Humans name their babies and their pets and their battleships. And their buildings.
I’ve lived in Chicago buildings by the names of 135 N. Leamington Ave. and 7943 S. California Ave. and 1129 W. Wellington Ave. Addresses, after all, are simply another kind of name. We need to be able to tell one from another.
Large buildings, though, are often given fancier names in addition to their street addresses, notes cultural historian Neil Harris in his delightfully eye-opening 1999 book Building Lives: Constructing Rites and Passages.
In the case of office buildings, the name can testify to the size, wealth, and prestige of a major corporation. Speculative structures frequently entice major tenants by the promise of naming the new building after them. As a major space-user, the renting corporation reaps the additional publicity.
The same principle is at work when the naming rights for a publicly financed sports stadium are sold. U.S. Cellular Field where the Chicago White Sox play baseball is an advertisement for a wireless telecommunications network — a corporation that was willing to pay $68 million to turn the baseball park into a kind of billboard for 20 years.
The name given to a baby usually doesn’t have this monetary aspect to it although parents do consider how the name will influence the way wider world views the child.. (“Nathaniel Hawthorne” has a nice ring to it, but Marion Morrison — later changed to John Wayne — isn’t quite as euphonious.)
More commonly, the name given to a baby is a way to remember and honor a relative (e.g., I’m named for one of my grandfathers, and my son is named for one of his) or a public figure (e.g., former football player Roosevelt Grier). And the same, Harris writes, holds true for a goodly number of buildings.
In many cities office buildings bear the titles that previous structures on the same site once bore, or memorialize the owners of houses and homesteads that once stood there. New York’s Everett Building, or 200 Park South, memorializes the Everett House, one of the city’s major hotels, erected fifty years earlier. In Cleveland, a series of Williamson Buildings were opened on the Public Square, on the site of the Williamson family homestead.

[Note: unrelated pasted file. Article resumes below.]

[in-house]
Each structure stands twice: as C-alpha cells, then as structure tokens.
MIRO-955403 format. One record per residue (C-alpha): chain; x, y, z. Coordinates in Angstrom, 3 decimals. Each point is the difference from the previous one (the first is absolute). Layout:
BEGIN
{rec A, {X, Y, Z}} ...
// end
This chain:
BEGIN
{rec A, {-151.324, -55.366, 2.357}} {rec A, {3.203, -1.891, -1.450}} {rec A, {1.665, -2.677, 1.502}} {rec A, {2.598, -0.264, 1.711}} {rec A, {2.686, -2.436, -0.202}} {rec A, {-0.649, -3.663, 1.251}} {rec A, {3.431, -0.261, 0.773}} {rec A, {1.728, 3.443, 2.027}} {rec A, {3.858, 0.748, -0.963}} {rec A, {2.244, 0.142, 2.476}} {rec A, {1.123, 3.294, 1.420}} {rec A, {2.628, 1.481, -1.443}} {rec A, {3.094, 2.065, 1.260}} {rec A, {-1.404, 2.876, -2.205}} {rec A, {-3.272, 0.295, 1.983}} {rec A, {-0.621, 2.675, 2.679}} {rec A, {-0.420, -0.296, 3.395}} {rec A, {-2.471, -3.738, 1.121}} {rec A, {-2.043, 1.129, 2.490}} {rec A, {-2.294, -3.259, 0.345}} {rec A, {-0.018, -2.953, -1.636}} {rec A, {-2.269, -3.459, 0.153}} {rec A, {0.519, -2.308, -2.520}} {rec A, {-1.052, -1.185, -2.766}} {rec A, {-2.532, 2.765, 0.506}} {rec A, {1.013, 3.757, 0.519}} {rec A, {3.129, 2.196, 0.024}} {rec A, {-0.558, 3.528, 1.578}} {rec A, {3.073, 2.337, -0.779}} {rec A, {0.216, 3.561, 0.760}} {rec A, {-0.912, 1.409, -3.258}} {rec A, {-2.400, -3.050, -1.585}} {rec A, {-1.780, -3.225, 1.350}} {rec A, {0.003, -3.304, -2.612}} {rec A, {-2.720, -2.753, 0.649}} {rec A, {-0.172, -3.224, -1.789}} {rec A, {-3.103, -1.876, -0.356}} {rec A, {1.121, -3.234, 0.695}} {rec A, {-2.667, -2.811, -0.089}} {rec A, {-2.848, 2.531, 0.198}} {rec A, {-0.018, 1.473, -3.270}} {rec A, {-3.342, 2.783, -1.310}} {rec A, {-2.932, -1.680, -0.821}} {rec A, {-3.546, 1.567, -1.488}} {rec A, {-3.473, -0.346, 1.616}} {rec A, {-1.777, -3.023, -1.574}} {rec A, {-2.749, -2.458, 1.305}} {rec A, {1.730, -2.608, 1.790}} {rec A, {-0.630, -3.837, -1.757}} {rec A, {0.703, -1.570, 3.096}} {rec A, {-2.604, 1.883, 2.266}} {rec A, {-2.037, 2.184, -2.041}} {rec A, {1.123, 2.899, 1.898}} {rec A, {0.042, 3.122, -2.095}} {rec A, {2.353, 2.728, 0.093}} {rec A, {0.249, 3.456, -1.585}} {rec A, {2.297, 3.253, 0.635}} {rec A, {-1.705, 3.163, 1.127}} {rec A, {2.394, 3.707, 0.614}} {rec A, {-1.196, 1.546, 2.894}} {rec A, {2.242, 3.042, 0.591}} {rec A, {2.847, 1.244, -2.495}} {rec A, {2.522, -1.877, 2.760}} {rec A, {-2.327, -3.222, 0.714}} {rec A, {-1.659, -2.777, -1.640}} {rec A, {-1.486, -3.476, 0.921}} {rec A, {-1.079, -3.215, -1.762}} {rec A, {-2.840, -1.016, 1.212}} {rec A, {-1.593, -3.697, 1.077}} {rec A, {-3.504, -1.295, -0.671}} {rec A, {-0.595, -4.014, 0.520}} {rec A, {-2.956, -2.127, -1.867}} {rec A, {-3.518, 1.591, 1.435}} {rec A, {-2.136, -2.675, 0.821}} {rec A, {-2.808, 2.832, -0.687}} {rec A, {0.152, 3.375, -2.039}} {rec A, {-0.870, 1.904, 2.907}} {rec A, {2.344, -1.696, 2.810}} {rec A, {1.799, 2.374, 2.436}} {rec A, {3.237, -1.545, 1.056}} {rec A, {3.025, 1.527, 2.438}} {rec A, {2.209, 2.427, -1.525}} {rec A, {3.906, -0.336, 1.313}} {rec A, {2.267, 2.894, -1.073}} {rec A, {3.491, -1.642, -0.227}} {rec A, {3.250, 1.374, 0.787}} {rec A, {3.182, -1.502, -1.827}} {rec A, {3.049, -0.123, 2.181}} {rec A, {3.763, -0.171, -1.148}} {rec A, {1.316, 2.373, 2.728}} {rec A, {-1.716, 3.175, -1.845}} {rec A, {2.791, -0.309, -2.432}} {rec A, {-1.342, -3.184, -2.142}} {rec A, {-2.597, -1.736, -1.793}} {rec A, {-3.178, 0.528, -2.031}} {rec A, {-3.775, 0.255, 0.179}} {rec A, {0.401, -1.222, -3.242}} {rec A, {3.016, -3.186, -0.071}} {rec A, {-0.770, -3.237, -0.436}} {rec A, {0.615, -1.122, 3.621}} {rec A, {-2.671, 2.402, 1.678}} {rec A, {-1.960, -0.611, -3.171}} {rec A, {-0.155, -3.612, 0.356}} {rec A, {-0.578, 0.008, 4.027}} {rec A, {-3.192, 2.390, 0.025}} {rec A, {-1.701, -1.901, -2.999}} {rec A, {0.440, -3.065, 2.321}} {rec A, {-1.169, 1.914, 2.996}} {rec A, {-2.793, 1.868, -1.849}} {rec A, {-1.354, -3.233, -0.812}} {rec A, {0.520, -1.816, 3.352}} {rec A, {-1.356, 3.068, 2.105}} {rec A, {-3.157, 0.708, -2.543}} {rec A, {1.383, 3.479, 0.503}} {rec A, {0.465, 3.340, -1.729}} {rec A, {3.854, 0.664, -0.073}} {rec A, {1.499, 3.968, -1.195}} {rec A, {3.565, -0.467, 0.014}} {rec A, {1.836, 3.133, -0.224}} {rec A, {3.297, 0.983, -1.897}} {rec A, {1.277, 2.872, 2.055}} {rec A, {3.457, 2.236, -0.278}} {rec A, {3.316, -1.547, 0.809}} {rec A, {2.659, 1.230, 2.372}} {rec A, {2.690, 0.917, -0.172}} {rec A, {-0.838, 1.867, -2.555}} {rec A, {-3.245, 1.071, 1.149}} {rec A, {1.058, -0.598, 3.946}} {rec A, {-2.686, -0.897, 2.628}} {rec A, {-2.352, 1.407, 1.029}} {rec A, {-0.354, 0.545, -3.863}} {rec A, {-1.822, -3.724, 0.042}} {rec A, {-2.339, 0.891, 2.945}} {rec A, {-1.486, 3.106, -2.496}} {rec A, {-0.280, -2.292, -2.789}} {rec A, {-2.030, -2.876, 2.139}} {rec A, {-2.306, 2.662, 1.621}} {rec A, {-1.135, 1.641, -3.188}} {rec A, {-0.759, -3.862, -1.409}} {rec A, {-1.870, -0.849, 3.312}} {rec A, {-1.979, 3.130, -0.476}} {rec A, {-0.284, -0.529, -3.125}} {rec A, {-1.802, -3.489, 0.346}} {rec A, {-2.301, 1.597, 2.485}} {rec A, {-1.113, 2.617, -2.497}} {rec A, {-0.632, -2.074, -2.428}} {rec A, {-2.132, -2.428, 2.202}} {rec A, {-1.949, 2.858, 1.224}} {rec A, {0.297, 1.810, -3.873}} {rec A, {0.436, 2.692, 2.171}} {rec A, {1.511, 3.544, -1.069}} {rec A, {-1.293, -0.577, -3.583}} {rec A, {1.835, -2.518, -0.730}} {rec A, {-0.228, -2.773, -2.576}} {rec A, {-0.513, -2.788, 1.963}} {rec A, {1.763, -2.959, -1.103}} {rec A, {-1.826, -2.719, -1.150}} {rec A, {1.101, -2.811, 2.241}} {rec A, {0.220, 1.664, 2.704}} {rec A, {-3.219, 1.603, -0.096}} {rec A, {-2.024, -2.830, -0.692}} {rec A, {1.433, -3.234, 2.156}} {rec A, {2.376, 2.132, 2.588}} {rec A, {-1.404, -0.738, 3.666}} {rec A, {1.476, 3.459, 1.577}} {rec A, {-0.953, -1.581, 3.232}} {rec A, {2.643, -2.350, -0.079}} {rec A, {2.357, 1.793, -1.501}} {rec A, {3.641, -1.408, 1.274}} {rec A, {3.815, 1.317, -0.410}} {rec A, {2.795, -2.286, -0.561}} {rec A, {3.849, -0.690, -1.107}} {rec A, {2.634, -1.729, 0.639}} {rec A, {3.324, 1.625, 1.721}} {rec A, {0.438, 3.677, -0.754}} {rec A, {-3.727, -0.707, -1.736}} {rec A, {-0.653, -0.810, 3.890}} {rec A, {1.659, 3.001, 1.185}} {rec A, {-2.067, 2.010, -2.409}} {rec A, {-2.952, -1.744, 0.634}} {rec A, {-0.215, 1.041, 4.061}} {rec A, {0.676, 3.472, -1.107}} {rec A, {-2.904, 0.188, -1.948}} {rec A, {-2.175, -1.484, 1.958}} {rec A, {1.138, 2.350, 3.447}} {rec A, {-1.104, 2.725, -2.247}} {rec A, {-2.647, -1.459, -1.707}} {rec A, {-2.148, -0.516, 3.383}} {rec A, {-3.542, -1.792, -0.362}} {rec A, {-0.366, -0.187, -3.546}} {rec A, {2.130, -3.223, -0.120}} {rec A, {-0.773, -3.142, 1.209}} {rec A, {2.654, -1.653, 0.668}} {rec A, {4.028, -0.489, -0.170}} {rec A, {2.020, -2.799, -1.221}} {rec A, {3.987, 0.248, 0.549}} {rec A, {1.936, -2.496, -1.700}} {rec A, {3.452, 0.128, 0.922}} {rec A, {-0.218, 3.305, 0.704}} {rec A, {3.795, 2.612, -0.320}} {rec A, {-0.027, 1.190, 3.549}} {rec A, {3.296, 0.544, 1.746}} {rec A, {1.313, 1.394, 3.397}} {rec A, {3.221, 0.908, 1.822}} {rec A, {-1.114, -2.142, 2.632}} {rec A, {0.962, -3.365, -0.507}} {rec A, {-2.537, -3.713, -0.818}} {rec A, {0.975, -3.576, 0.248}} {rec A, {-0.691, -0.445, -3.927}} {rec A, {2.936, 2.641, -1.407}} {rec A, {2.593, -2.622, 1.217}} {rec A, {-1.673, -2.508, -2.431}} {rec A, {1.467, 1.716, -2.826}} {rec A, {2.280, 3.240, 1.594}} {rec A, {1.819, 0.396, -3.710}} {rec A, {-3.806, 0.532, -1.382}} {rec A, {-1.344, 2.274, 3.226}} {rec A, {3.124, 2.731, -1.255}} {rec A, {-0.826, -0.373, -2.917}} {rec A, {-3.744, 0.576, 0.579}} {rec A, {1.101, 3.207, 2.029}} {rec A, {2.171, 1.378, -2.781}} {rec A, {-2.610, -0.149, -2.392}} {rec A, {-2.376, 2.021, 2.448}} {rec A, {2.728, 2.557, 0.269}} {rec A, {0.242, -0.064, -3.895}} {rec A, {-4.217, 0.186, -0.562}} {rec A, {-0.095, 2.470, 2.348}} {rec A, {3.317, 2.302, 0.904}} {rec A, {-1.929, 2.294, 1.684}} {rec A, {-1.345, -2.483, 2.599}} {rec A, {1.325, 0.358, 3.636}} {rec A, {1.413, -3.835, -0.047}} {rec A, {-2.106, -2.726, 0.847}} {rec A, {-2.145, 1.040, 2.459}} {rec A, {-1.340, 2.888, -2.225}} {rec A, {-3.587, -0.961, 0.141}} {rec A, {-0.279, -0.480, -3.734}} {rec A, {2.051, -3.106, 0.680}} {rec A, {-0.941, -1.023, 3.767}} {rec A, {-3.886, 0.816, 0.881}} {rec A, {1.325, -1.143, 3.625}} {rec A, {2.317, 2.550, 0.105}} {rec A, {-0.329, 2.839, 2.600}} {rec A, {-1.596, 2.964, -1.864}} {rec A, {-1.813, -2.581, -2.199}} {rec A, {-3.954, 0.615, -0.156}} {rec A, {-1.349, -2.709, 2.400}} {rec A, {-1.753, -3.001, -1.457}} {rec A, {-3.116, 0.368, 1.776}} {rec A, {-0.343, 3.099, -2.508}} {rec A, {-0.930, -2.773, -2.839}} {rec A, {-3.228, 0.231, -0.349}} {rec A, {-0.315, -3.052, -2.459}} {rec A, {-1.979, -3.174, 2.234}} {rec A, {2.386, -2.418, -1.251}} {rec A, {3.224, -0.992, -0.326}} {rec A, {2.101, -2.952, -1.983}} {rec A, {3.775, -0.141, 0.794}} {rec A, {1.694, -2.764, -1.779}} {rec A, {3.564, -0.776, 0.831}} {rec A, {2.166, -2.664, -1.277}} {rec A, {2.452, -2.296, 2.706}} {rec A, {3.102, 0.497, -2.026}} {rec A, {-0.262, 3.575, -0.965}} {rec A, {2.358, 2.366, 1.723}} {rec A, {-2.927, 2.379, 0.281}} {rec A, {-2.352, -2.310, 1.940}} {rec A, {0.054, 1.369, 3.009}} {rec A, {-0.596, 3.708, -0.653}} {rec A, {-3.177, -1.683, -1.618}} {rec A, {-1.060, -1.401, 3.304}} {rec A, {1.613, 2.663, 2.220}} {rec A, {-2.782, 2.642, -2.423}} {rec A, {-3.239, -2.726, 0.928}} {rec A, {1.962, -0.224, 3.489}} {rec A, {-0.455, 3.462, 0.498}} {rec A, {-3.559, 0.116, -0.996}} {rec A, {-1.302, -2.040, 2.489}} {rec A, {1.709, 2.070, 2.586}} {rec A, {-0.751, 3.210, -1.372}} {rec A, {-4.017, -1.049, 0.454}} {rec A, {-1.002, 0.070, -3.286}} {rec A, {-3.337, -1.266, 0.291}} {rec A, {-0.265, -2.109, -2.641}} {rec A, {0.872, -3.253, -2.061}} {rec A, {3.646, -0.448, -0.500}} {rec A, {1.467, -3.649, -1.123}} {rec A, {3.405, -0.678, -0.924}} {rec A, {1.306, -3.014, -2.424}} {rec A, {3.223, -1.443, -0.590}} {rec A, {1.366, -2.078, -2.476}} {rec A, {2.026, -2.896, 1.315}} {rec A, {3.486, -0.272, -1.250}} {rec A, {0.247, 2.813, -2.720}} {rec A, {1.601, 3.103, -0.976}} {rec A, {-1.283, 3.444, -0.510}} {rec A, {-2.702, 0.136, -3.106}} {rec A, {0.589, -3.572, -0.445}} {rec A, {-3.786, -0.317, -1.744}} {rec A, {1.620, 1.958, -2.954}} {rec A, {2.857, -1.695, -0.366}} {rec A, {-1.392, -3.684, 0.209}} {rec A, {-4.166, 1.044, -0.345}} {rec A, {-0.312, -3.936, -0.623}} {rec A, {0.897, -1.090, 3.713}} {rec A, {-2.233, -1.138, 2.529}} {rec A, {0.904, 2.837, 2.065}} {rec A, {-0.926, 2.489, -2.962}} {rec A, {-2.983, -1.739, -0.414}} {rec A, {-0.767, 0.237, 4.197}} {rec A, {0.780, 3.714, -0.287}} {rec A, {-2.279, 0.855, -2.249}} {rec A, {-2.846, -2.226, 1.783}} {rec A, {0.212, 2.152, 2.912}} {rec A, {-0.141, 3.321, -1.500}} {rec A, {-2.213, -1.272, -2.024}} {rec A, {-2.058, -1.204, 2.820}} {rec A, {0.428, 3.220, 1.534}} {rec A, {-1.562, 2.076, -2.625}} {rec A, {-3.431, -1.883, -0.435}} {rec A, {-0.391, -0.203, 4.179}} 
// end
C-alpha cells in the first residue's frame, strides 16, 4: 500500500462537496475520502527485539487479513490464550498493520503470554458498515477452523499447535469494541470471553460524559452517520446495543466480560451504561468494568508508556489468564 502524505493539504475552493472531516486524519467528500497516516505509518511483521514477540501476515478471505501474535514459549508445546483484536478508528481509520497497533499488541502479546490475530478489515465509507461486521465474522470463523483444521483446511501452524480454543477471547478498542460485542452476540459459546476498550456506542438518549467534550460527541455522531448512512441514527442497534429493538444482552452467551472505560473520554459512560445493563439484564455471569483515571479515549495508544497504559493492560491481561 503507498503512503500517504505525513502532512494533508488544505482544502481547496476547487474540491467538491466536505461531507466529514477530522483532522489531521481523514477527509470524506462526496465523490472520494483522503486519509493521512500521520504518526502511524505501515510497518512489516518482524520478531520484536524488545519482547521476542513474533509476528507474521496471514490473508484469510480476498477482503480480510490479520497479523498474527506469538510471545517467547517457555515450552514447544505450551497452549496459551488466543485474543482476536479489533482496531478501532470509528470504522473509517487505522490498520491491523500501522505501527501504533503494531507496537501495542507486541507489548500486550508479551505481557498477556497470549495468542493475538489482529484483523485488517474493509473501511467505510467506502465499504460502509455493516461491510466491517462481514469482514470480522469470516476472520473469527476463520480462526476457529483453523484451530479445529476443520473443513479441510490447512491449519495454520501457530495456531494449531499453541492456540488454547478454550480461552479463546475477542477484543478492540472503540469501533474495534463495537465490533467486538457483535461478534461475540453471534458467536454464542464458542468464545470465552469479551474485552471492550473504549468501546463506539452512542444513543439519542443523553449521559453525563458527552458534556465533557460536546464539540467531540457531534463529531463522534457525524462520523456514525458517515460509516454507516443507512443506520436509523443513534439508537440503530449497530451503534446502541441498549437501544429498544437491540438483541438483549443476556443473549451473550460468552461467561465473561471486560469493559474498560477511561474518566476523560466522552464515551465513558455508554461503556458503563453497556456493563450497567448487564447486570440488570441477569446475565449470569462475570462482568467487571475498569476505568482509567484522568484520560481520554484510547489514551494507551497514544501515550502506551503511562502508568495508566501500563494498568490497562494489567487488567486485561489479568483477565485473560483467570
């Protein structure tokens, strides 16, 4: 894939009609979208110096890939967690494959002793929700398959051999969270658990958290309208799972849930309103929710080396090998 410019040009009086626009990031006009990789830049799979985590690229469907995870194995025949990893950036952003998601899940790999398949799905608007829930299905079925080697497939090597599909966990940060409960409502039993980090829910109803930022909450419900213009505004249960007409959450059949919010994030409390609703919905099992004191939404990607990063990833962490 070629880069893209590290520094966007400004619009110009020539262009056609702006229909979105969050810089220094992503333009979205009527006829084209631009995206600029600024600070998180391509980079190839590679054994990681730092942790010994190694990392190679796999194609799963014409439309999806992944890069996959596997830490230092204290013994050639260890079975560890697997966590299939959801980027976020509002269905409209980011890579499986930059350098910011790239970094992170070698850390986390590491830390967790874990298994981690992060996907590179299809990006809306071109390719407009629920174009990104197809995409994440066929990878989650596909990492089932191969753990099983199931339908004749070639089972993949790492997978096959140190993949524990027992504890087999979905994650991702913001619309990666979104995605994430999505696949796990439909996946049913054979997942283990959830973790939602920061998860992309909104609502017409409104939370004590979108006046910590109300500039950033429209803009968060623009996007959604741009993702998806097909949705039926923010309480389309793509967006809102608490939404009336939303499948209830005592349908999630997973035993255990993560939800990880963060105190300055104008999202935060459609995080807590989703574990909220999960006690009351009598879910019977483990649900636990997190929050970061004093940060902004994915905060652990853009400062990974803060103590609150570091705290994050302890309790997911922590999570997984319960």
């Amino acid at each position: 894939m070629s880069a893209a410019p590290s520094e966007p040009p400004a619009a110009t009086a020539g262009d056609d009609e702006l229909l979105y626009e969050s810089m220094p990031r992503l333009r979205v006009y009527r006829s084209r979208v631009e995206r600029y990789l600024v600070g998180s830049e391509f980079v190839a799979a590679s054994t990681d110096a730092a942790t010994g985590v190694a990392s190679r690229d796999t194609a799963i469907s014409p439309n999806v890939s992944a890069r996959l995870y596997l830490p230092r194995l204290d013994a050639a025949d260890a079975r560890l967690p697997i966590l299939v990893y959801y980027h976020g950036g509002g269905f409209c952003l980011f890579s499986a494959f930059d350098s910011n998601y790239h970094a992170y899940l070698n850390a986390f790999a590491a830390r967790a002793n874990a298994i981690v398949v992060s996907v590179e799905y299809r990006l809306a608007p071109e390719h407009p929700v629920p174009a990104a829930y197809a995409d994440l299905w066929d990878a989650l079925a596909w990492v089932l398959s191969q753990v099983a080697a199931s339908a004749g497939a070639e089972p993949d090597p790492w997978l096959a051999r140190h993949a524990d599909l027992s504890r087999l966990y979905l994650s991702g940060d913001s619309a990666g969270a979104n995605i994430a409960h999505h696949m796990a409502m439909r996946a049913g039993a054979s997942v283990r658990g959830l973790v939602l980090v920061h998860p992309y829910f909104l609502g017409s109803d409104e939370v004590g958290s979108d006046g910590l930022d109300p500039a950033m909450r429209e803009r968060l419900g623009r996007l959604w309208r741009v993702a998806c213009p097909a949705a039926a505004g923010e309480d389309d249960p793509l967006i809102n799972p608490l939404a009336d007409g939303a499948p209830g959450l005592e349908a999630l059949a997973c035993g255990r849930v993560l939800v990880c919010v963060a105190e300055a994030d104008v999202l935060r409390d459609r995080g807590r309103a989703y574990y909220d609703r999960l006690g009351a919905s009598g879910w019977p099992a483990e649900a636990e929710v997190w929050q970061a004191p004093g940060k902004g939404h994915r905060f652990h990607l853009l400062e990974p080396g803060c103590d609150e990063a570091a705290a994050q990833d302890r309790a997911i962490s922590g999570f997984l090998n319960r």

In Chicago, the first McCormick Place was named for Robert R. McCormick, the Chicago Tribune publisher who spearheaded efforts for its erection. When it burned down, the structure that replaced it was given the same name.
And, as with humans, there are names, and there are nicknames. “In Chicago,” Harris writes, “what is now the Amoco Building, once the Standard Oil Building [and now the Aon Building], is familiarly called Big Stan, in distinction from Big John, the John Hancock, a few blocks to its north.”
Perhaps the best example of this is the iconic Flatiron Building in New York. Its builders wanted to call it the Fuller Building but were overruled by the public. Indeed — Harris doesn’t mention this — the “Fuller” name never had a chance. People began calling it the Flatiron Building while it was under construction because of its similarity to that household appliance.
“Sets of events”
Names are only one way that buildings are like people. Like me or you, a building is created, exists and then disappears. That’s the metaphor at the heart of Building Lives.
This isn’t the usual way we look at buildings, “the largest, most expensive, and most permanent products of human labor.” The tendency has been to view them through an architectural lens, as works of craft or art, or a commercial lens, as profit-making or –losing machines.
Yet, Harris argues that there is great benefit in studying them as “entities with life stories that can be as revealing as individual biographies.”